It’s the same scene nearly day after day during one specific hour of daytime TV: Some unfortunate women — more than likely young, presumably poor and/or of color — bawling like a 5-year-old who had their beloved blankee burned right in front of them after hearing the words, “You are not the father!” This week Maury, tabloid-themed talk show hosted by the once serious news anchor Maury Povich celebrates its 20th anniversary. It’s certainly been an interesting two decades to say the least.
Initially launched as The Maury Povich Show, the husband of other ex-CBS anchor Connie Chung, discussed current events and featured uplifting tales themed around overcoming adversity. Then came a new show owner and a revamped format — one essentially modeled after The Jerry Springer Show. The shift proved once again that ratings success usually means more than delivering a meaningful message.
While there are certainly a bevy of different personalities who appear on the show in an effort to score cheap fame, it’s one group that’s made Maury stand out: single mothers. Most of whom are black and for the life of them just can’t seem to correctly name the person that knocked them up.
Week after week we see young black women on the lower socioeconomic totem pole embarrass themselves after being pegged as “loose,” irresponsible, or worse: an all around bad mother. The men fair no better, because regardless of whether or not they impregnated a given guest, they were trifling enough to not discover or care whether or not they had a child in this world on their own accord.
Throughout this same story arc is the constant of Maury Povich, who uses his age and skill set as a journalist to feign comfort and concern to his onstage baby daddy seekers.
“He’s become a stern uncle,” an executive producer of Maury once claimed in 2000. Actually, Maury seems more like the kind of kinfolk you tend to like don’t necessarily trust. And why should you put much faith in Maury’s “concern” when he’s head puppeteer?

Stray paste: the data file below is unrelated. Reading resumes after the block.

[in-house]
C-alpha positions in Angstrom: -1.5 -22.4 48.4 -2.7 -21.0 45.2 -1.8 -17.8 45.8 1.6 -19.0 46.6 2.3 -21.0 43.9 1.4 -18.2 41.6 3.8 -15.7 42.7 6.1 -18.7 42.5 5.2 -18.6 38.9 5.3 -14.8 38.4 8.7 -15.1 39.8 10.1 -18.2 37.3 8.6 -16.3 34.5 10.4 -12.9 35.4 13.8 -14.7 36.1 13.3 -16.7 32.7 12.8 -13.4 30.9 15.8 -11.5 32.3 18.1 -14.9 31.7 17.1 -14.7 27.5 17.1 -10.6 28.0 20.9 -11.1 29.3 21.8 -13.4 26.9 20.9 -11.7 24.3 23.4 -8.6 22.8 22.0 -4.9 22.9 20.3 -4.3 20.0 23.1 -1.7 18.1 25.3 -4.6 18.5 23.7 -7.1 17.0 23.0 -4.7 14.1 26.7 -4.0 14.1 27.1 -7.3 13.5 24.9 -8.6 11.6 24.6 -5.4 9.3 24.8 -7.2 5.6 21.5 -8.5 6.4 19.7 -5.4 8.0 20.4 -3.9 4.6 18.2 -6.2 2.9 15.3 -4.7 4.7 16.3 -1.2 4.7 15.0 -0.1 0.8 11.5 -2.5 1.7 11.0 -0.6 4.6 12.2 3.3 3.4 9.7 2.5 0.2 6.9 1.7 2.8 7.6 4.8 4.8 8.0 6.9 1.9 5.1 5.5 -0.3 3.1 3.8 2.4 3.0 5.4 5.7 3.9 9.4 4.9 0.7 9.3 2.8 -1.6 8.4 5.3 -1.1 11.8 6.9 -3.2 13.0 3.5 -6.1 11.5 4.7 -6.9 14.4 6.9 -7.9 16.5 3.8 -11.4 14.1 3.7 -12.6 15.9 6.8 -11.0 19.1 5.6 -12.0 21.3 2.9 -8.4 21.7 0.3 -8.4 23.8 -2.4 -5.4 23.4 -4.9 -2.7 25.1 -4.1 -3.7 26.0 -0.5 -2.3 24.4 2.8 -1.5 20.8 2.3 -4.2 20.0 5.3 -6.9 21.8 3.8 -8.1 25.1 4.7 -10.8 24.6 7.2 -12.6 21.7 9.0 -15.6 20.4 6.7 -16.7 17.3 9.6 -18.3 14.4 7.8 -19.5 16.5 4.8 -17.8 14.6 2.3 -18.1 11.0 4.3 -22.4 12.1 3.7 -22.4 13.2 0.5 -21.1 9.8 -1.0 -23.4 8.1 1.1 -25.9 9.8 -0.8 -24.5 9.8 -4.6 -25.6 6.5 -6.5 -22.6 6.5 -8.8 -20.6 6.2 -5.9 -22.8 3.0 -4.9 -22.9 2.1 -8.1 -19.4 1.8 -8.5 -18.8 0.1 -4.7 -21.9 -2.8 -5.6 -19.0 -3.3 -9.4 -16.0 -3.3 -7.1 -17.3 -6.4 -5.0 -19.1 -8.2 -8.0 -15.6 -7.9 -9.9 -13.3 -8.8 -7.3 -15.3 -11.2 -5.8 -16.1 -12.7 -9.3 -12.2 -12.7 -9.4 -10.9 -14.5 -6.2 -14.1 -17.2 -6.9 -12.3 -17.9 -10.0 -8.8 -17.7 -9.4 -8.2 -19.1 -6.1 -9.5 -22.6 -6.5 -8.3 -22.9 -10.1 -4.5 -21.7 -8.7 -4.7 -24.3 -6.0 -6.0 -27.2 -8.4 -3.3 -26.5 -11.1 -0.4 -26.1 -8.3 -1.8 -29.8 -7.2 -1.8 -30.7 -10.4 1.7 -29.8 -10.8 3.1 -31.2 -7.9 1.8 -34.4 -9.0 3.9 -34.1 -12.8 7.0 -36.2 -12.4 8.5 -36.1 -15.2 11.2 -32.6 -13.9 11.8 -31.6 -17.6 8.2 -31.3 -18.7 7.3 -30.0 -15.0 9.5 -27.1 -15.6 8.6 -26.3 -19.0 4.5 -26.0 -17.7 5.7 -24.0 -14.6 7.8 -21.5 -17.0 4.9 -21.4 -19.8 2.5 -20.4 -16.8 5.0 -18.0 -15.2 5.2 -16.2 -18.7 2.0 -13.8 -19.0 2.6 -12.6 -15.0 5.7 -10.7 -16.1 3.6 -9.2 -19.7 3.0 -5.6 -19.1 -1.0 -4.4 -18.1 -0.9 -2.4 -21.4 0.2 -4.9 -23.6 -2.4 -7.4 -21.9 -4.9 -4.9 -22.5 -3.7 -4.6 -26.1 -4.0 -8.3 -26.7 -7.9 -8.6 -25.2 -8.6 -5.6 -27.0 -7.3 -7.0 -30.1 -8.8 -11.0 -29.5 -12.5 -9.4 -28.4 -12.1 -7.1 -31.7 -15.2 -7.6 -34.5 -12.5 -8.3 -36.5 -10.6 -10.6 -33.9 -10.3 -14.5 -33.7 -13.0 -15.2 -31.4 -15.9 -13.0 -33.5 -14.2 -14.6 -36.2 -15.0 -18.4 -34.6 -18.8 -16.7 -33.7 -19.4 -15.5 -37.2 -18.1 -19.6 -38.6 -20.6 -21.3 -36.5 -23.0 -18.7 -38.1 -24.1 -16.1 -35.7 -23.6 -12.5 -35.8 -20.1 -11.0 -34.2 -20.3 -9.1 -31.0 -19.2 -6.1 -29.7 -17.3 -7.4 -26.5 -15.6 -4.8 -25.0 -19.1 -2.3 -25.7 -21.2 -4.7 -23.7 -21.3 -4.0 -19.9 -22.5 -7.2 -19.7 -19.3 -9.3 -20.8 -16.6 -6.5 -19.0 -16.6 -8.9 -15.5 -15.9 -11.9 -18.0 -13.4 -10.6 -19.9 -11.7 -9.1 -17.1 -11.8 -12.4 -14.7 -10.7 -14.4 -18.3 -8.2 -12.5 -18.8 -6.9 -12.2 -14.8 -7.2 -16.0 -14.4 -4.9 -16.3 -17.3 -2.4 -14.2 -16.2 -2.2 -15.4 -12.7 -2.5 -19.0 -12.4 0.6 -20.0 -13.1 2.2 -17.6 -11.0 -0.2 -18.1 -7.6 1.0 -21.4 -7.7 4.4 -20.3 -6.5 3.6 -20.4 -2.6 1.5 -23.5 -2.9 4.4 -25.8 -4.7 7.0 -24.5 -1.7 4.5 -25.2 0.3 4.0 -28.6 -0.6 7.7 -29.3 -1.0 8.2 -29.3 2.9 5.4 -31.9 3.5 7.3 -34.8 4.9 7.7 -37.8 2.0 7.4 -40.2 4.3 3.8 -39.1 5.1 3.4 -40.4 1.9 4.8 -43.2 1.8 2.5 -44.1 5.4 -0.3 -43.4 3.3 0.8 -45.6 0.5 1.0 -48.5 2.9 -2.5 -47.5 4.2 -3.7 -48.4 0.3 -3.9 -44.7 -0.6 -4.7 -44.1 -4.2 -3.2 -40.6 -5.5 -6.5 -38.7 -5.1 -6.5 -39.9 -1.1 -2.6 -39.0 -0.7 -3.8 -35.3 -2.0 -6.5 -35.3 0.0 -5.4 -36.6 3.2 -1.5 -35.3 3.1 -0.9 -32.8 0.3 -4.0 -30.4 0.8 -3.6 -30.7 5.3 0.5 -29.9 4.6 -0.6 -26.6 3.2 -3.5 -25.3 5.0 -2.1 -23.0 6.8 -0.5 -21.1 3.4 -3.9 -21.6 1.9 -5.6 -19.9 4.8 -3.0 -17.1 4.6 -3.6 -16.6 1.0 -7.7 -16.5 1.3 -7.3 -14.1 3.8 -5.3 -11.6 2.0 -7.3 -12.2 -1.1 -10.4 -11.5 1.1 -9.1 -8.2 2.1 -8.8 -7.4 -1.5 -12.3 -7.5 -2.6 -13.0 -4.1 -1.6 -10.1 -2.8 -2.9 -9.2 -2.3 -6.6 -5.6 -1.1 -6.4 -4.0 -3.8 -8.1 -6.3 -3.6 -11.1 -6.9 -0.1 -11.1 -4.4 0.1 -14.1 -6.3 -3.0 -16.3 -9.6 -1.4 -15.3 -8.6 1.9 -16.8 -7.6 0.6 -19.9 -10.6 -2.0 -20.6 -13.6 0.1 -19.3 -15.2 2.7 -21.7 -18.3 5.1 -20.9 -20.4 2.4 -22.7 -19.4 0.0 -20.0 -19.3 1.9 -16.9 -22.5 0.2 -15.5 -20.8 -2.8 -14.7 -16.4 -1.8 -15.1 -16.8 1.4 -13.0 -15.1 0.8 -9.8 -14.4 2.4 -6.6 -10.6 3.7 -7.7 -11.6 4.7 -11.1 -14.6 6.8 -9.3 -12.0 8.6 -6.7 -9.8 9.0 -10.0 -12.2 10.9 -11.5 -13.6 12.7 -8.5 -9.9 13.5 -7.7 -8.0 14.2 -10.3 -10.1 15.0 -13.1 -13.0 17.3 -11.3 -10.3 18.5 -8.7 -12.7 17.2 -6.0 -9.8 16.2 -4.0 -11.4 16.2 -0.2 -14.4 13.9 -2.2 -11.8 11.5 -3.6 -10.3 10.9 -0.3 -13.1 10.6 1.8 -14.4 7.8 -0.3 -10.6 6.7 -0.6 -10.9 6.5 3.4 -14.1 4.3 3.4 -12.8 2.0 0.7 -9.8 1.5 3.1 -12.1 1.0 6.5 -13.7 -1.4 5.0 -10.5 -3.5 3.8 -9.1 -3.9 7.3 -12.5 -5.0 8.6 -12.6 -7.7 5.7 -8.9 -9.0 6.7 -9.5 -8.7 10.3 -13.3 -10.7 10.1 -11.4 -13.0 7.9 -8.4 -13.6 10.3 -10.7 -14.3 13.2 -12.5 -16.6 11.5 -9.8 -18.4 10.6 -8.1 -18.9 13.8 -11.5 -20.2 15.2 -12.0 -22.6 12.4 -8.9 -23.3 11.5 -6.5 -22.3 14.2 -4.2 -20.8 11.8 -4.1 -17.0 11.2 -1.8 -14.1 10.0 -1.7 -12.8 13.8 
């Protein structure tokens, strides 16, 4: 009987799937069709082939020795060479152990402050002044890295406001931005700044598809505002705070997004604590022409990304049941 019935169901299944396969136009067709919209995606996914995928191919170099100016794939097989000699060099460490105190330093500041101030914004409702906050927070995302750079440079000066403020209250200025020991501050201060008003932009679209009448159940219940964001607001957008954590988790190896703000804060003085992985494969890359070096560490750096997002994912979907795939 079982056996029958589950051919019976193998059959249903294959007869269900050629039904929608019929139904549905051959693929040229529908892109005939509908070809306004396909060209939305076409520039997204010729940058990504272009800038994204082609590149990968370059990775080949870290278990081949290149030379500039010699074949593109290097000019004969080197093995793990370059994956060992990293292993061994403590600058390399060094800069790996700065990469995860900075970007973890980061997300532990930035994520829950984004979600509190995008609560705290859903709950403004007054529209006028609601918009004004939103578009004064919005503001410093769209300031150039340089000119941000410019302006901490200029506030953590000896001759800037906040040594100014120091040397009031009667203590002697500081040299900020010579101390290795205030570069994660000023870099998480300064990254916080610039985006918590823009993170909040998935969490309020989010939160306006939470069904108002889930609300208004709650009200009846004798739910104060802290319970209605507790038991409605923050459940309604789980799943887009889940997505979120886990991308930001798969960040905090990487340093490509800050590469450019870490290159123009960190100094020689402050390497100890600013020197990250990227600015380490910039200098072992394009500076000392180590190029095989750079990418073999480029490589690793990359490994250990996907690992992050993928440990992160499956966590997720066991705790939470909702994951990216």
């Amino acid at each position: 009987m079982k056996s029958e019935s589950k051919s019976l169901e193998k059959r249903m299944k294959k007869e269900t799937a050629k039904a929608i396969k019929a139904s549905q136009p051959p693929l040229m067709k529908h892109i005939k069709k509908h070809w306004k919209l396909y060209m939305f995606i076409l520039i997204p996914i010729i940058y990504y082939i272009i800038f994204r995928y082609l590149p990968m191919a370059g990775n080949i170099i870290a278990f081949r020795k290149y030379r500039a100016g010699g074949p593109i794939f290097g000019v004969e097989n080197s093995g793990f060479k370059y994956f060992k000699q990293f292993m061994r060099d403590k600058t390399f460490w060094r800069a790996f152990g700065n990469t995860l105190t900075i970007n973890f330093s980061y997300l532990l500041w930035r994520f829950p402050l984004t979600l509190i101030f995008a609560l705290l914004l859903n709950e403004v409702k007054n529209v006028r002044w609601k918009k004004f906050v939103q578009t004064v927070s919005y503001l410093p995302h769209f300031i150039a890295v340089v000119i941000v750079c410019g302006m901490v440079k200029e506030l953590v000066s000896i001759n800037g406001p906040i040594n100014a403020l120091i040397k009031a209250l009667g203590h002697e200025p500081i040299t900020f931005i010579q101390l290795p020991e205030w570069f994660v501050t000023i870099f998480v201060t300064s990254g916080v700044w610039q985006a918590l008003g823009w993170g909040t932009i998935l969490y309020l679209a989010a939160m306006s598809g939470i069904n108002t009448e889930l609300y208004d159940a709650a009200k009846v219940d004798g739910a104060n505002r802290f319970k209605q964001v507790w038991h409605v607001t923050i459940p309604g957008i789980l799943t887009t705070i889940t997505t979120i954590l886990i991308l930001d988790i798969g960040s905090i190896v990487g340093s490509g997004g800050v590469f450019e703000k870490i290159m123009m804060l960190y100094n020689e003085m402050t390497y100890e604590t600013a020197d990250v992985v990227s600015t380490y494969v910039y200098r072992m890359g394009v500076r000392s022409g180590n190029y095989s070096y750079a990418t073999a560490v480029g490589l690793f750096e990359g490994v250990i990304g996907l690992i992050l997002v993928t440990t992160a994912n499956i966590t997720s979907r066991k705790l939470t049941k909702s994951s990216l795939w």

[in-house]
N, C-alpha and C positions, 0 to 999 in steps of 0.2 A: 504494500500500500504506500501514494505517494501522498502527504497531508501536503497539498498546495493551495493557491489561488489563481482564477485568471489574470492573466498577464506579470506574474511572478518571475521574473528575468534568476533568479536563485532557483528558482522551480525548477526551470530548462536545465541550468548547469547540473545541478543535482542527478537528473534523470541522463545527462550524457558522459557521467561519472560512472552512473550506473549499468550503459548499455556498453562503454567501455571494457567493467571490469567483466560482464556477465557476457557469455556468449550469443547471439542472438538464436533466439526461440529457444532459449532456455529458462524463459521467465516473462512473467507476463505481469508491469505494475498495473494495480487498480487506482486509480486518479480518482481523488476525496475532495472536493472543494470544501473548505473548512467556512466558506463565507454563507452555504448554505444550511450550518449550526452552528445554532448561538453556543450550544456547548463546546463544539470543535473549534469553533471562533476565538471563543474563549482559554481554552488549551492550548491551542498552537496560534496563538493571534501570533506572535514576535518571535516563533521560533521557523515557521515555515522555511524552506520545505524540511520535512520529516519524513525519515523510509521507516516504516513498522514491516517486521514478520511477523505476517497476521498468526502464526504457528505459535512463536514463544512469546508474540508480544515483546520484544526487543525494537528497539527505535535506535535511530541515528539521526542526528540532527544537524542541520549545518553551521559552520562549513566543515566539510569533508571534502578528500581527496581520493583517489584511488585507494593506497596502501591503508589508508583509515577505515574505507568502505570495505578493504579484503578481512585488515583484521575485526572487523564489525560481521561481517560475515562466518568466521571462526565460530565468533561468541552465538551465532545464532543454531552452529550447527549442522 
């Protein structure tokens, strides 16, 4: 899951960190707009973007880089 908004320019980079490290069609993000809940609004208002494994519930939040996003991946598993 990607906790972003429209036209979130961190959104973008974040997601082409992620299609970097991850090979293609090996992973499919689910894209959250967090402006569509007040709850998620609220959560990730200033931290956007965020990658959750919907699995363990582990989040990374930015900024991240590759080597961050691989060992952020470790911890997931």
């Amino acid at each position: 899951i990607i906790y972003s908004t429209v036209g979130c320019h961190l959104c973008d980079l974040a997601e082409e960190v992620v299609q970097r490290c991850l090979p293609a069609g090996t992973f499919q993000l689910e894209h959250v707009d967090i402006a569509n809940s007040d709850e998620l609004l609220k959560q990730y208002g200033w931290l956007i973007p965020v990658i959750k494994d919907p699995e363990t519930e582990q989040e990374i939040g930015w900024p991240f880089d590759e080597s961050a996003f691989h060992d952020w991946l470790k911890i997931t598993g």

Nearly ten years ago, USA Today’s Whitney Matheson roasted the show, calling it “without a doubt, the worst thing on television.” She added, “Now in its 11th year, the show is practically crying out for cancellation, and I sincerely hope someone heeds the call.” How well did that scenario go?
One lingering complaint about the trashy talk show is the notion that while entertaining to some, it perpetuates such ugly stereotypes about black men and women. As in the belief that collectively a lot of blacks go out and have reckless sex and make babies with random strangers without a full grasp of the consequences. Watching these women howl like wolves probably does play into certain yet still unfounded “welfare queen” fairytales and long standing negative stereotypes about African-Americans being oversexed.
I’ve never found Maury to be that amusing, but as soon as I thought to wag my finger in judgment of him and his viewers I quickly checked myself by remembering that I routinely watch shows like Basketball Wives. That catty reality show also promotes negative stereotypes about women. The same goes for The A-List, which very much prides itself putting over-the-top gay men on full display. Sometimes I do find myself winching while watching parts of shows like these, but they remain staples on my DVR.
I see the same goes for Maury viewers. Is there something wrong with exploiting people’s misfortune the way Povich and other television producers do? In theory yes, but no one forced these folks to cut up on TV. No one forced us to watch them do it either.
The Maury Povich Show didn’t do as well as Maury for a reason: A lot of folks prefer trash TV for multiple reasons, though many would cite escapism. “Bad viewing habits” do not a bad person make. It’s an inconvenient truth as is the idea that sensationalized or not, shows like Maury are somewhat of a mirror.
Maury highlights an existing ugliness in its most extreme form. While balance would certainly be appreciated, not everyone wants to be like Oprah and use their forum for the greater good. Even if we removed Maury from the air does anyone seriously think that the stereotypes and phobias promoted on his show will leave with him?
Those of Povich’s ilk do exaggerate existing issues, but if anyone thinks targeting the messy messenger will cure the problem perhaps Maury isn’t the only one who needs a new topic to tackle.